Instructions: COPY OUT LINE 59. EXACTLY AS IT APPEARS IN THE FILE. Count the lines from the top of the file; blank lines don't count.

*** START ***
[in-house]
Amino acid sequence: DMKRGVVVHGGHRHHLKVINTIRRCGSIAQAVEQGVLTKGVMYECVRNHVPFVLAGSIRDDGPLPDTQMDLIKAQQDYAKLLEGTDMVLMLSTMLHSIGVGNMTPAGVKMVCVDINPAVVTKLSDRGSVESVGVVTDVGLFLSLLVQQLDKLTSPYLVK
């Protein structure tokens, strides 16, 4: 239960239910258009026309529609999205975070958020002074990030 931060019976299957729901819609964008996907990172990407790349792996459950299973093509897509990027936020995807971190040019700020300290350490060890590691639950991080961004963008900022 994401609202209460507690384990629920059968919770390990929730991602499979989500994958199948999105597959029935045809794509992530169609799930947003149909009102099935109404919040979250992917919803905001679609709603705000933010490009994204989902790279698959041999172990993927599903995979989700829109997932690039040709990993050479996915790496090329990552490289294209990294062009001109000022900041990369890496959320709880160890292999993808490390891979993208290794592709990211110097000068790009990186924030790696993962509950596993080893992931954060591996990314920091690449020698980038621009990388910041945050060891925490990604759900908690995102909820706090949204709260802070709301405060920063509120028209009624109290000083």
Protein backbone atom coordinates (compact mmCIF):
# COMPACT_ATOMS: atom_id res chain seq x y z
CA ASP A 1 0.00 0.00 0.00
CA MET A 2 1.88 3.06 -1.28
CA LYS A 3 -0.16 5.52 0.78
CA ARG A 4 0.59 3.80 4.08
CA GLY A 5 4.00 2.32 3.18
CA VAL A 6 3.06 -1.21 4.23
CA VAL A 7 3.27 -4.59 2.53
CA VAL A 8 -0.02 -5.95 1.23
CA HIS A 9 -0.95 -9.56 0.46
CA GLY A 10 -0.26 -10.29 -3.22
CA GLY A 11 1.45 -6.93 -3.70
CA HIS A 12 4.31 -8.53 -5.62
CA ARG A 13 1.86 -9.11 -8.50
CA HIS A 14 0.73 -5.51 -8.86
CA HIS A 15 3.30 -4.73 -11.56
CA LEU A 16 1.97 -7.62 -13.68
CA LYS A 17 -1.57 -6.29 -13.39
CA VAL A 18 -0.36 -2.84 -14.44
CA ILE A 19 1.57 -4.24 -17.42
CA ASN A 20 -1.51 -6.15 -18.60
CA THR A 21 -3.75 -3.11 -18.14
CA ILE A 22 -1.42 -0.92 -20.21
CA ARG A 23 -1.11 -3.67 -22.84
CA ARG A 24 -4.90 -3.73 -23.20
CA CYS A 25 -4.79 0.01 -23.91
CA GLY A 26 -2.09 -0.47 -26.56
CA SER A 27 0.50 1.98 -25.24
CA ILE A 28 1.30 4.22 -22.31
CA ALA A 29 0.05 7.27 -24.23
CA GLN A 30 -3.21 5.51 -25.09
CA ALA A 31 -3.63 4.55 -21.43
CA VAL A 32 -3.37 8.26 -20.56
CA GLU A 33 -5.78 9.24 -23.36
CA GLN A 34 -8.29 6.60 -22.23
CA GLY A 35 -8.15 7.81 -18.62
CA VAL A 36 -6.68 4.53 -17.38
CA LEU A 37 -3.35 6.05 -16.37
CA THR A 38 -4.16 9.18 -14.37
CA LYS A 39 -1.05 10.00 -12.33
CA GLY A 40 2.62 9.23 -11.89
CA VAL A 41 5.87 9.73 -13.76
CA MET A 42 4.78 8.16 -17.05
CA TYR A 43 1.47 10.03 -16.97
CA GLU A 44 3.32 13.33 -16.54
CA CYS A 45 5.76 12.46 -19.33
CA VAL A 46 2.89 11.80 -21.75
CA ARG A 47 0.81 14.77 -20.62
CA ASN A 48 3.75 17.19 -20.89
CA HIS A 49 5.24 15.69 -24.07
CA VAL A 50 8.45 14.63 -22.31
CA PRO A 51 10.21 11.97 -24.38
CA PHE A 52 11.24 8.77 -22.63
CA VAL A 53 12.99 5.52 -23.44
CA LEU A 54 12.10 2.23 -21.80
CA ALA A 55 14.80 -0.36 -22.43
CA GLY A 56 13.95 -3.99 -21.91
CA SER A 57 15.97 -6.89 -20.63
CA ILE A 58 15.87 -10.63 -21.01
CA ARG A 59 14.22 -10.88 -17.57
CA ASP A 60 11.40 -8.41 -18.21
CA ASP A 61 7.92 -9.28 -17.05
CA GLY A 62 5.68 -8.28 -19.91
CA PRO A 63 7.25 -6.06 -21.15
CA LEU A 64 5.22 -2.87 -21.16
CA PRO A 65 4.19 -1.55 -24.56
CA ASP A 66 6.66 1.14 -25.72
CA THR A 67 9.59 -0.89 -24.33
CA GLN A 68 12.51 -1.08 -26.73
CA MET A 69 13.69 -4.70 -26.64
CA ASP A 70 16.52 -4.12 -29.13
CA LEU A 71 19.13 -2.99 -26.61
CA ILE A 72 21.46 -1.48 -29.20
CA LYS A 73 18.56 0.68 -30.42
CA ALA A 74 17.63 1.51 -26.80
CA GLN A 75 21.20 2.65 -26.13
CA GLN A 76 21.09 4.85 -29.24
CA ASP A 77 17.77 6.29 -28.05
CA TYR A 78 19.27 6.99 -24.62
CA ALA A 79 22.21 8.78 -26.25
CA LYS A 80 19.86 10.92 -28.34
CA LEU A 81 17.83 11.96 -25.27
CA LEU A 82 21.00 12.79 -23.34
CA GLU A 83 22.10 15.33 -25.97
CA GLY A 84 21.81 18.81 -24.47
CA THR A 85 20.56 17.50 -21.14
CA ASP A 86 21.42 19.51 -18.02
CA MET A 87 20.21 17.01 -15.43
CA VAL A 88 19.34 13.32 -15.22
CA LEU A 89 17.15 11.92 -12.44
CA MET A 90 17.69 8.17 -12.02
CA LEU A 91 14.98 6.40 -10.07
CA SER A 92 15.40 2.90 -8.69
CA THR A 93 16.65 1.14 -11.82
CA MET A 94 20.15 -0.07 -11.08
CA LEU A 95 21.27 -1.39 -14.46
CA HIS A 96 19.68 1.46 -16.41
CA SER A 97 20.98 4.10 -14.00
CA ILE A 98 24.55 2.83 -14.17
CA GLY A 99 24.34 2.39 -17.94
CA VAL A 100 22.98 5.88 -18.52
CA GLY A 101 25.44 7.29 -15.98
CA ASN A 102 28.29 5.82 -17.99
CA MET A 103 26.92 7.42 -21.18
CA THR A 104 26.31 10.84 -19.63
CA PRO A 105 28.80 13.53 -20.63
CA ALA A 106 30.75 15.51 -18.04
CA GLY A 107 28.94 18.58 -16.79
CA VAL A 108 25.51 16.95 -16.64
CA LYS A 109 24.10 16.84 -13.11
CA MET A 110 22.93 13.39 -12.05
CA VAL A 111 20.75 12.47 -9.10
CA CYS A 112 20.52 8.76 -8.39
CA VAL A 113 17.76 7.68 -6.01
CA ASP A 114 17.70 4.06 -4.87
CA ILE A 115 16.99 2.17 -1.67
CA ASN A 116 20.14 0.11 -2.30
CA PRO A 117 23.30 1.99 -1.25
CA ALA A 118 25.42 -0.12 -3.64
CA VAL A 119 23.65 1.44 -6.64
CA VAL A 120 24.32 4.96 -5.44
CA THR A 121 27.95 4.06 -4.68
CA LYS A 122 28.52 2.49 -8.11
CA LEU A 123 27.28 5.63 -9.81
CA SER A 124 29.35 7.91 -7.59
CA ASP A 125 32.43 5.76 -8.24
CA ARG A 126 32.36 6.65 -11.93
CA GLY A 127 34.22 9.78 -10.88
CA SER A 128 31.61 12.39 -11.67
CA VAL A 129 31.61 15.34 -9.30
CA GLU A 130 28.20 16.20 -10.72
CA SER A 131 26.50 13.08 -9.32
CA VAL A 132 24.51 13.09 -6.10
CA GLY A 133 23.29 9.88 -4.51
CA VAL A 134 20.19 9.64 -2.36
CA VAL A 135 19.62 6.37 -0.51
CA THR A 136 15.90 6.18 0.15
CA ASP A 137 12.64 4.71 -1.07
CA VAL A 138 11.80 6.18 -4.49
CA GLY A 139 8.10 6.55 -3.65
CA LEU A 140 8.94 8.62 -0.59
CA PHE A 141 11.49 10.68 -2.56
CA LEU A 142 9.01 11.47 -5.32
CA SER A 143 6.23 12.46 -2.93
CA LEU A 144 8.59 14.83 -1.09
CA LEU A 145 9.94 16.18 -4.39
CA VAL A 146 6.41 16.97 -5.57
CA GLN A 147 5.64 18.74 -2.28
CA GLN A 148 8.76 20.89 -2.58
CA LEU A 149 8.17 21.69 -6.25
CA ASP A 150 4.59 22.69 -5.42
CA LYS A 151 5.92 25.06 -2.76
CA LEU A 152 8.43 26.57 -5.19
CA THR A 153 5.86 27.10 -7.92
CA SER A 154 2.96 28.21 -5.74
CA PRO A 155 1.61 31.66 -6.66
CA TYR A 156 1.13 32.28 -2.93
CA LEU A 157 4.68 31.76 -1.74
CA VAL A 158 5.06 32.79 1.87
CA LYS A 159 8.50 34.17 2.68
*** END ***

CA LEU A 54 12.10 2.23 -21.80